The Tomatometer rating – based on the published opinions of hundreds of film and
television critics – is a trusted measurement of movie and TV programming quality
for millions of moviegoers. It represents the percentage of professional critic reviews
that are positive for a given film or television show.
From the Critics
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The Tomatometer is 60% or higher.
The Tomatometer is 59% or lower.
Movies and TV shows are Certified Fresh with a steady Tomatometer of 75% or
higher after a set amount of reviews (80 for wide-release movies, 40 for
limited-release movies, 20 for TV shows), including 5 reviews from Top Critics.
Percentage of users who rate a movie or TV show positively.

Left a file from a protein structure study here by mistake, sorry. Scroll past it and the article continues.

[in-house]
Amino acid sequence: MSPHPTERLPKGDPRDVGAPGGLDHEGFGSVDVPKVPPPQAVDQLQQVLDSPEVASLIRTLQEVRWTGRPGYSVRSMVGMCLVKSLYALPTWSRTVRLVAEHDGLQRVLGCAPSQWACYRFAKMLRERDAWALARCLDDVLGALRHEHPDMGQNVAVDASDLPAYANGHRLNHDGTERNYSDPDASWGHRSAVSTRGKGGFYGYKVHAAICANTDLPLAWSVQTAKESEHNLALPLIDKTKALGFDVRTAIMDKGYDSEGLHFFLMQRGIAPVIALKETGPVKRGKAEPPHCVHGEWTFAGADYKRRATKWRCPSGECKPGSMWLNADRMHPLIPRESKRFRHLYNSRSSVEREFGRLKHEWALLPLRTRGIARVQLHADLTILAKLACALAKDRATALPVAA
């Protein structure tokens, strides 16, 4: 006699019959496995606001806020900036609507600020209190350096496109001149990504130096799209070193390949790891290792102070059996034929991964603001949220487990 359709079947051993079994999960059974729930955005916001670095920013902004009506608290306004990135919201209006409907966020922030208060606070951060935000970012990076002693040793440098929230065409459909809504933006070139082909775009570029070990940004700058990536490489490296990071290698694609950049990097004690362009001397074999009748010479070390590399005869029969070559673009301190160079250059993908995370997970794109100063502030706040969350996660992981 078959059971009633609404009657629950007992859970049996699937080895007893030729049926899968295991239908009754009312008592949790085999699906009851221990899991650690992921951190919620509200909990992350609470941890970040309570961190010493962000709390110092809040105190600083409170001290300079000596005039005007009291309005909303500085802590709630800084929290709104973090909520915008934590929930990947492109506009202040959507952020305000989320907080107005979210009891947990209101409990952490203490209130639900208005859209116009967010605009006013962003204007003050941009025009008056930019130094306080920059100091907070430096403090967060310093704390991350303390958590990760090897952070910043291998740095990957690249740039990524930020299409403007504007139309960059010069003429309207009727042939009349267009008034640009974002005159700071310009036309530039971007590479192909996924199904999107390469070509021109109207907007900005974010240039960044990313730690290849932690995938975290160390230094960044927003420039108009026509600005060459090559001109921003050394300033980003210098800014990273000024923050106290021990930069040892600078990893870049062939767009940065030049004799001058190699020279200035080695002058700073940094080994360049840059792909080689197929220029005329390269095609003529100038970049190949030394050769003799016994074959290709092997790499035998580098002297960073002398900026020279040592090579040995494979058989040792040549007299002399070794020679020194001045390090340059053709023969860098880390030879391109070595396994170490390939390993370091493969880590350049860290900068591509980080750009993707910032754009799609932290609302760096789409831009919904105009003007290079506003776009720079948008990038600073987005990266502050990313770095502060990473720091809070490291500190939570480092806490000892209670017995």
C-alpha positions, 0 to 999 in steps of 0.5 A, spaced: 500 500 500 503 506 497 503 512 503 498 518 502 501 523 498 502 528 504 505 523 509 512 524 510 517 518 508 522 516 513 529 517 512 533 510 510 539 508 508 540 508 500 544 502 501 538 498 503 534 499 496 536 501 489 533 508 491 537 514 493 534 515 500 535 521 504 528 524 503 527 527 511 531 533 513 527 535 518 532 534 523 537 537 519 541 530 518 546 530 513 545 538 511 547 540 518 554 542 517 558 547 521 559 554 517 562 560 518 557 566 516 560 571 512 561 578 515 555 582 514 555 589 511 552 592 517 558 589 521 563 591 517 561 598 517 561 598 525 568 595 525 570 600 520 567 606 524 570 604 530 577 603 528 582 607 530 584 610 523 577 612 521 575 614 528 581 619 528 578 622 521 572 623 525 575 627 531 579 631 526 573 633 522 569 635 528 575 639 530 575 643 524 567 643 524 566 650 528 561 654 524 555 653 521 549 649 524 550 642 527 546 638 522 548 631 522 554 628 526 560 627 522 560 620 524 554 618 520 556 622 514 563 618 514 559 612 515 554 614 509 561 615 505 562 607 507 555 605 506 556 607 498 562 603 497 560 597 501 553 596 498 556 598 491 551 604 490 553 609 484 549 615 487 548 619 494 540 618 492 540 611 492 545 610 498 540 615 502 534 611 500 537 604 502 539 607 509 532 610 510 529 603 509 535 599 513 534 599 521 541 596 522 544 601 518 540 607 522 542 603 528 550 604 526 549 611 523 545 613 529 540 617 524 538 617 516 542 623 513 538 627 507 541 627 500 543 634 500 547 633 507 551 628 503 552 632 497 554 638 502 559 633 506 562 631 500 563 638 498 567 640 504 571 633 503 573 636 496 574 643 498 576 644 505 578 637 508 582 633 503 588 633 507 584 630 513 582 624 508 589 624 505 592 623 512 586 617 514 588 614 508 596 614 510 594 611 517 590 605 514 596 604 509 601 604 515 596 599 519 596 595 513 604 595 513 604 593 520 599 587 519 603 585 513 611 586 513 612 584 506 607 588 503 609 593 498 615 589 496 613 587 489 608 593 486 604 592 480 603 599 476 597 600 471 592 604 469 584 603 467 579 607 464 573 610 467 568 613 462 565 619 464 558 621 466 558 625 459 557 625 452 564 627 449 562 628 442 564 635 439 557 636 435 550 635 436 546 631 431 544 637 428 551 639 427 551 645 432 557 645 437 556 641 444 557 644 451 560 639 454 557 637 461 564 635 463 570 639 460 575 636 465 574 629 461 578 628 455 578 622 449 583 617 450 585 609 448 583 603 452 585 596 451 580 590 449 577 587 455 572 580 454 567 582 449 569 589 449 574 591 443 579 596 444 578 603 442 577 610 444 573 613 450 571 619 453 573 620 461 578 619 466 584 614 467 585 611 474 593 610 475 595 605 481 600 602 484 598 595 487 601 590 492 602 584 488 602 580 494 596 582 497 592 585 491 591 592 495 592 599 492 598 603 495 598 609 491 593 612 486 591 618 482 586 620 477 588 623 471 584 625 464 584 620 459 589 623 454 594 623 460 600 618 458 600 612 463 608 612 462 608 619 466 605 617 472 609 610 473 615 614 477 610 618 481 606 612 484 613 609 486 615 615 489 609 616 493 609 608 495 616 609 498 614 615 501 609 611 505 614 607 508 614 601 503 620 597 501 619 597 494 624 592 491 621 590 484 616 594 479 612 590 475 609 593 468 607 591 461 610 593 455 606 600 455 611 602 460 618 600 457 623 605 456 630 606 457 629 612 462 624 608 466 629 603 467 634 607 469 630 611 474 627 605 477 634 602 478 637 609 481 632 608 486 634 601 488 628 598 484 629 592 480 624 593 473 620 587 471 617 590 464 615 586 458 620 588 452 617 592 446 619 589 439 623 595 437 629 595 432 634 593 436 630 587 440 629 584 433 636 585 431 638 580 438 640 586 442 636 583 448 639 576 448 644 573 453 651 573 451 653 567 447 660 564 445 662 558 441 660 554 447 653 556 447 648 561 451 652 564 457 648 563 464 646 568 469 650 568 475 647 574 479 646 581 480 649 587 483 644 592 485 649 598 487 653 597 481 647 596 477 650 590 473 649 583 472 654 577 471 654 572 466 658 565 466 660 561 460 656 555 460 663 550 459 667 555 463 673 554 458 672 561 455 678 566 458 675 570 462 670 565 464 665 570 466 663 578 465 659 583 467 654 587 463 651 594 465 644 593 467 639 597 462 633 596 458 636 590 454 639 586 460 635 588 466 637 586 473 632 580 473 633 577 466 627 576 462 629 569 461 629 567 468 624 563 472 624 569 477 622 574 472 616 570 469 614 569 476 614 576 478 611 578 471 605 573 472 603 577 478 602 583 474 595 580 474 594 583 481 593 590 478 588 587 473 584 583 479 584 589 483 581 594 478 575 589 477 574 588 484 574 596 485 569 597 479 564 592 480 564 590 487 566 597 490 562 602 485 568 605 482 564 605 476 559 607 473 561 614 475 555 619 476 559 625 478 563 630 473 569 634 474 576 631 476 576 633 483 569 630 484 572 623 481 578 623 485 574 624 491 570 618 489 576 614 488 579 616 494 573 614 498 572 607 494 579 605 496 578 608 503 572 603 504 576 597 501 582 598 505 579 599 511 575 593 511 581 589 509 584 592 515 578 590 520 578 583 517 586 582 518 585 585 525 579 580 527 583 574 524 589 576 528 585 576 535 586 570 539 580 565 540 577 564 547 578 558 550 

As a theater actor, John Merivale was one of the last "matinee idols" of the post-World War II era, enjoying nearly three decades of success on-stage in England and America, interspersed with occasional leading roles in movies and guest-starring parts on television. The son of actor Philip Merivale (who had originated the role of Colonel Pickering in George Bernard Shaw's Pygmalion, and is most familiar to filmgoers as Justice Longstreet, the father of the Loretta Young character in Orson Welles' The Stranger ) and actress Gladys Cooper, John Merivale was born in Toronto, Canada, in 1917. He was educated in England, at Rugby and New College, Oxford, although his studies were curtailed when his father lost a fortune investing in a failed theatrical production. Merivale began his film career almost prematurely, playing a newsboy in the James Whale horror-fantasy-thriller The Invisible Man (1933) when he was 15, but his real movie career didn't begin until the 1950s. Merivale's stage career started when he was 21, as an understudy in a production of A Midsummer Night's Dream, where he first met Vivien Leigh. He later worked in the production of Romeo and Juliet by Leigh and her husband, Laurence Olivier -- an infamous failure that cost the couple most of their savings (and made it necessary for them to do the movie That Hamilton Woman). Merivale later married actress Jan Sterling. His profile, one of the most stunning among his generation of actors, and his good manners, coupled with his talent and range, made him an ideal prospect as a leading man, but realizing that potential had to wait for the end of World War II. Merivale served as a pilot with both the British and Canadian air forces during the war, and resumed his career in 1946. That year, he had a starring role in a successful American production of Lady Windermere's Fan. He remained active in theater over the ensuing 25 years, earning great notices in such productions as Venus Observed, Anne of a Thousand Days, The Reluctant Debutante (later the basis for the movie of the same name and its remake, What a Girl Wants), and The Last of Mrs. Cheyney. Merivale occasionally did films, usually in gentlemanly leading roles -- notably in A Night to Remember (1958), and with key roles in King Rat, Arabesque, and The List of Adrian Messenger. He also became a familiar figure on television, as a guest star on such dramatic series as The Third Man. Merivale had divorced Sterling in 1948, and in 1960, while he was appearing on Broadway in Duel of Angels, he once more crossed paths with Vivien Leigh. The two began a romantic affair that became public after Leigh admitted that her marriage to Olivier was effectively over, and the new couple remained devoted to each other after she and Olivier were divorced. Merivale was able to provide the actress with much of what happiness she had during the final seven years of her life. After Leigh's death, he met actress Dinah Sheridan, who was married to Rank Organization head John Davis. Sheridan later divorced Davis and married Merivale, and was devoted to him for the rest of their lives together. In 1970, Merivale, then 52, was informed that he suffered from a congenital condition that would result in total renal failure in less than ten years (his father, in declining health in the 1940s, had succumbed to heart failure at 59); Sheridan's emotional support, coupled with the existence of dialysis, made it possible for Merivale to live twice as long as his doctors believed possible, to age 72.